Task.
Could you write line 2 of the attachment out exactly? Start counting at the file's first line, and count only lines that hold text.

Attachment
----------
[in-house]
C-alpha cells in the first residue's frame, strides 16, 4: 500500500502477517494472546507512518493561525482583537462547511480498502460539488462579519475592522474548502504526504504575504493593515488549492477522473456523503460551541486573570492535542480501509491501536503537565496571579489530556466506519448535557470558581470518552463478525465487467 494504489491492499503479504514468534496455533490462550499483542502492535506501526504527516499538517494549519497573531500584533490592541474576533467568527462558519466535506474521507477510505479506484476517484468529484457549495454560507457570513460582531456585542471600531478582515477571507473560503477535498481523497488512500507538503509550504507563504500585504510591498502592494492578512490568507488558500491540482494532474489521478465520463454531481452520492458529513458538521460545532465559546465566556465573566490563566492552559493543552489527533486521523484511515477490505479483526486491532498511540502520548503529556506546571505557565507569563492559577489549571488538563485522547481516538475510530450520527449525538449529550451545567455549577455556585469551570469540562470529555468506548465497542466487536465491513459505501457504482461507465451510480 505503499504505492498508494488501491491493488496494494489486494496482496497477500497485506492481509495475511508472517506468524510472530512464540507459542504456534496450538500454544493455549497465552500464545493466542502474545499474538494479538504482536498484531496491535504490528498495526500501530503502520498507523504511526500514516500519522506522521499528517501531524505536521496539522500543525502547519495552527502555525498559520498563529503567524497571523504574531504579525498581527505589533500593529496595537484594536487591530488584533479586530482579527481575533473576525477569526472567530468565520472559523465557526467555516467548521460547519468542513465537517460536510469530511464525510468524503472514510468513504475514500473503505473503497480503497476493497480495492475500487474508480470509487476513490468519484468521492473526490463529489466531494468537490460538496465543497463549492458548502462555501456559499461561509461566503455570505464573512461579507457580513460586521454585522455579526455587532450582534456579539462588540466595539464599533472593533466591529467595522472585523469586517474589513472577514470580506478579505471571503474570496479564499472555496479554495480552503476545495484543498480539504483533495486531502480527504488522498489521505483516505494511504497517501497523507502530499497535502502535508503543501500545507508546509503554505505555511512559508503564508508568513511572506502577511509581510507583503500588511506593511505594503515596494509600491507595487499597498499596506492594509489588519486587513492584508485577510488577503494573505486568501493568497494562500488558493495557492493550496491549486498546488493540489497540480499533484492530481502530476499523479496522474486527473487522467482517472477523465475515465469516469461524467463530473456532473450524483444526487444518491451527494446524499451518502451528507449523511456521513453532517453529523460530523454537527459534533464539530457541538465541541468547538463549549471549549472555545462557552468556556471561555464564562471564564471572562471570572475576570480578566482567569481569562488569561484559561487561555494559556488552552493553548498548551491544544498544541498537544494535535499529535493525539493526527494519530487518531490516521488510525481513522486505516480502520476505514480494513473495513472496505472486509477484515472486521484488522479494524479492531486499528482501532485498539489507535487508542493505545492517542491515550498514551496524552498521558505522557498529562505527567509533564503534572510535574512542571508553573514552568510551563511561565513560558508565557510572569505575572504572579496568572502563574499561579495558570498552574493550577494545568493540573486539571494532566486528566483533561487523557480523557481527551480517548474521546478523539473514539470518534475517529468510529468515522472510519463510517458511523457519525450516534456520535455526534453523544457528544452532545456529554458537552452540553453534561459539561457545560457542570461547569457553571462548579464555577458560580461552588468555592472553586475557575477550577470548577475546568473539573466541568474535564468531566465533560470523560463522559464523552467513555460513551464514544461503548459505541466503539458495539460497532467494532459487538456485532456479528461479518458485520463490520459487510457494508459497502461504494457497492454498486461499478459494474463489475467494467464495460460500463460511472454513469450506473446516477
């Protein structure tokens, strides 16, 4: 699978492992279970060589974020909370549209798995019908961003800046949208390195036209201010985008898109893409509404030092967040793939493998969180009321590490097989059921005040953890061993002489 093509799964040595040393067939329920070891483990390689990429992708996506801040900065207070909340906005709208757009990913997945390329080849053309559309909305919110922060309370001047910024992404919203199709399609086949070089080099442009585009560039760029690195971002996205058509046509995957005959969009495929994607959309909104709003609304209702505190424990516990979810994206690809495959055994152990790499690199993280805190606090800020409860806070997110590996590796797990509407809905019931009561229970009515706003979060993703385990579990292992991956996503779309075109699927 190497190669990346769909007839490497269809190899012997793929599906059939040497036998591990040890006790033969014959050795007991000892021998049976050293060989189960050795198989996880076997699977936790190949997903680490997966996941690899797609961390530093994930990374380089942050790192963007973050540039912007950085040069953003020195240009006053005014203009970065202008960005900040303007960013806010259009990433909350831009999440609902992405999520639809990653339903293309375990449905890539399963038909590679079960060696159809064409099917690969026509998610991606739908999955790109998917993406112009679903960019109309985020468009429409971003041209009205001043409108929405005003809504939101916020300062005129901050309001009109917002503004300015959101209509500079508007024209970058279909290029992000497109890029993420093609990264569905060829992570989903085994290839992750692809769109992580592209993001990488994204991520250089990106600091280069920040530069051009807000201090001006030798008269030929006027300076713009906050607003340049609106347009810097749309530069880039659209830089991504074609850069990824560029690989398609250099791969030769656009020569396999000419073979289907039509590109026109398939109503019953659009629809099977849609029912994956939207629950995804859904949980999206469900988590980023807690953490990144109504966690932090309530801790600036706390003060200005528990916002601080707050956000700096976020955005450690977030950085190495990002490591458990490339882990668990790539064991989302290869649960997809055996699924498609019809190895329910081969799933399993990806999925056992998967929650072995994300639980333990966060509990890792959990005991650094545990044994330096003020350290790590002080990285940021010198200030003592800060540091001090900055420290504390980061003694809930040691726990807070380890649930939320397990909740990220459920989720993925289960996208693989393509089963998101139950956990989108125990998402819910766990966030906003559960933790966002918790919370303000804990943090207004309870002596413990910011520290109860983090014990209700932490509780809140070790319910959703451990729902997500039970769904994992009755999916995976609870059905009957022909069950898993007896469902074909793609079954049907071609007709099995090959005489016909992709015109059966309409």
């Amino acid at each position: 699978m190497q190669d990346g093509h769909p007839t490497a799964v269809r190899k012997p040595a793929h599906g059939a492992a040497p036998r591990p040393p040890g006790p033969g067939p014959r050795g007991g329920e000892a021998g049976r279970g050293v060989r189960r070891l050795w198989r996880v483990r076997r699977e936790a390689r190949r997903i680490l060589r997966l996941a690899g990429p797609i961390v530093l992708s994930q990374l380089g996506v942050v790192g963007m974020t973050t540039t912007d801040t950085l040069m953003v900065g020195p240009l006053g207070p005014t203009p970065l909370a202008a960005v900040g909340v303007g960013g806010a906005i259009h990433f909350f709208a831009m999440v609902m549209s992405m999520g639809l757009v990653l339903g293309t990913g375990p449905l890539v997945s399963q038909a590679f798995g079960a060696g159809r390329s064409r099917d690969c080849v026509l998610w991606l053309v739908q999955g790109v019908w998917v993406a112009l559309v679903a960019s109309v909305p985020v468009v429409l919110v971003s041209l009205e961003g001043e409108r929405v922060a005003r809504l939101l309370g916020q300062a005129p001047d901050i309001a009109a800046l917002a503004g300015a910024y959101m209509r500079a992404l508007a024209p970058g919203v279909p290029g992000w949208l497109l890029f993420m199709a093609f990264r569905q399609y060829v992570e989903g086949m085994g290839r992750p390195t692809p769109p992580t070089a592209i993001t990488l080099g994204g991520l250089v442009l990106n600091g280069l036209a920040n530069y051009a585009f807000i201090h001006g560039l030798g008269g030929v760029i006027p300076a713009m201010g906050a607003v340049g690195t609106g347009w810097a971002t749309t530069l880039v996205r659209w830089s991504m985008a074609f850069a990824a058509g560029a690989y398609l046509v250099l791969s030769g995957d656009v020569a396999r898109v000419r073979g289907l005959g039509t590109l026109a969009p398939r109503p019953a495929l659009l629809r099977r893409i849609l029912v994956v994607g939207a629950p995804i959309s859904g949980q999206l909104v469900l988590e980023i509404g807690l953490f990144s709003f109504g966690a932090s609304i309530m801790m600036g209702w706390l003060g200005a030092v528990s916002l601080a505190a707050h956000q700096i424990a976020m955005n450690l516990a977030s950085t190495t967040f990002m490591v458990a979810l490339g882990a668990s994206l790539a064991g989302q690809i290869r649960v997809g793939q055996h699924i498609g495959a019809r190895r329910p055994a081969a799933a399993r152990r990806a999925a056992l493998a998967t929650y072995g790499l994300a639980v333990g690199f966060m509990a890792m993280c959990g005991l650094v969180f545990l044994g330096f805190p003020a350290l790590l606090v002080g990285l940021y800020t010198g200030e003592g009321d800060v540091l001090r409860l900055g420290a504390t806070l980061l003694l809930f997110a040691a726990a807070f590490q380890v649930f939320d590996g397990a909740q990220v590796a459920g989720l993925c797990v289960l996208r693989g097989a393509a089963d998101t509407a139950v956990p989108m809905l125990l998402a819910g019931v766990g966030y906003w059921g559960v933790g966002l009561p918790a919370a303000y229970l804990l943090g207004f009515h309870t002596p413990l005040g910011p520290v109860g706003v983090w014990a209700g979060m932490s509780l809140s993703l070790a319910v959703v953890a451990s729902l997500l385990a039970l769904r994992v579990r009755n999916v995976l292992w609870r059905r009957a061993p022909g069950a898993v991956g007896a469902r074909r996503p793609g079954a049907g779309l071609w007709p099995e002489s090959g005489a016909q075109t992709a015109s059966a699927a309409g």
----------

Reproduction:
C-alpha cells in the first residue's frame, strides 16, 4: 500500500502477517494472546507512518493561525482583537462547511480498502460539488462579519475592522474548502504526504504575504493593515488549492477522473456523503460551541486573570492535542480501509491501536503537565496571579489530556466506519448535557470558581470518552463478525465487467 494504489491492499503479504514468534496455533490462550499483542502492535506501526504527516499538517494549519497573531500584533490592541474576533467568527462558519466535506474521507477510505479506484476517484468529484457549495454560507457570513460582531456585542471600531478582515477571507473560503477535498481523497488512500507538503509550504507563504500585504510591498502592494492578512490568507488558500491540482494532474489521478465520463454531481452520492458529513458538521460545532465559546465566556465573566490563566492552559493543552489527533486521523484511515477490505479483526486491532498511540502520548503529556506546571505557565507569563492559577489549571488538563485522547481516538475510530450520527449525538449529550451545567455549577455556585469551570469540562470529555468506548465497542466487536465491513459505501457504482461507465451510480 505503499504505492498508494488501491491493488496494494489486494496482496497477500497485506492481509495475511508472517506468524510472530512464540507459542504456534496450538500454544493455549497465552500464545493466542502474545499474538494479538504482536498484531496491535504490528498495526500501530503502520498507523504511526500514516500519522506522521499528517501531524505536521496539522500543525502547519495552527502555525498559520498563529503567524497571523504574531504579525498581527505589533500593529496595537484594536487591530488584533479586530482579527481575533473576525477569526472567530468565520472559523465557526467555516467548521460547519468542513465537517460536510469530511464525510468524503472514510468513504475514500473503505473503497480503497476493497480495492475500487474508480470509487476513490468519484468521492473526490463529489466531494468537490460538496465543497463549492458548502462555501456559499461561509461566503455570505464573512461579507457580513460586521454585522455579526455587532450582534456579539462588540466595539464599533472593533466591529467595522472585523469586517474589513472577514470580506478579505471571503474570496479564499472555496479554495480552503476545495484543498480539504483533495486531502480527504488522498489521505483516505494511504497517501497523507502530499497535502502535508503543501500545507508546509503554505505555511512559508503564508508568513511572506502577511509581510507583503500588511506593511505594503515596494509600491507595487499597498499596506492594509489588519486587513492584508485577510488577503494573505486568501493568497494562500488558493495557492493550496491549486498546488493540489497540480499533484492530481502530476499523479496522474486527473487522467482517472477523465475515465469516469461524467463530473456532473450524483444526487444518491451527494446524499451518502451528507449523511456521513453532517453529523460530523454537527459534533464539530457541538465541541468547538463549549471549549472555545462557552468556556471561555464564562471564564471572562471570572475576570480578566482567569481569562488569561484559561487561555494559556488552552493553548498548551491544544498544541498537544494535535499529535493525539493526527494519530487518531490516521488510525481513522486505516480502520476505514480494513473495513472496505472486509477484515472486521484488522479494524479492531486499528482501532485498539489507535487508542493505545492517542491515550498514551496524552498521558505522557498529562505527567509533564503534572510535574512542571508553573514552568510551563511561565513560558508565557510572569505575572504572579496568572502563574499561579495558570498552574493550577494545568493540573486539571494532566486528566483533561487523557480523557481527551480517548474521546478523539473514539470518534475517529468510529468515522472510519463510517458511523457519525450516534456520535455526534453523544457528544452532545456529554458537552452540553453534561459539561457545560457542570461547569457553571462548579464555577458560580461552588468555592472553586475557575477550577470548577475546568473539573466541568474535564468531566465533560470523560463522559464523552467513555460513551464514544461503548459505541466503539458495539460497532467494532459487538456485532456479528461479518458485520463490520459487510457494508459497502461504494457497492454498486461499478459494474463489475467494467464495460460500463460511472454513469450506473446516477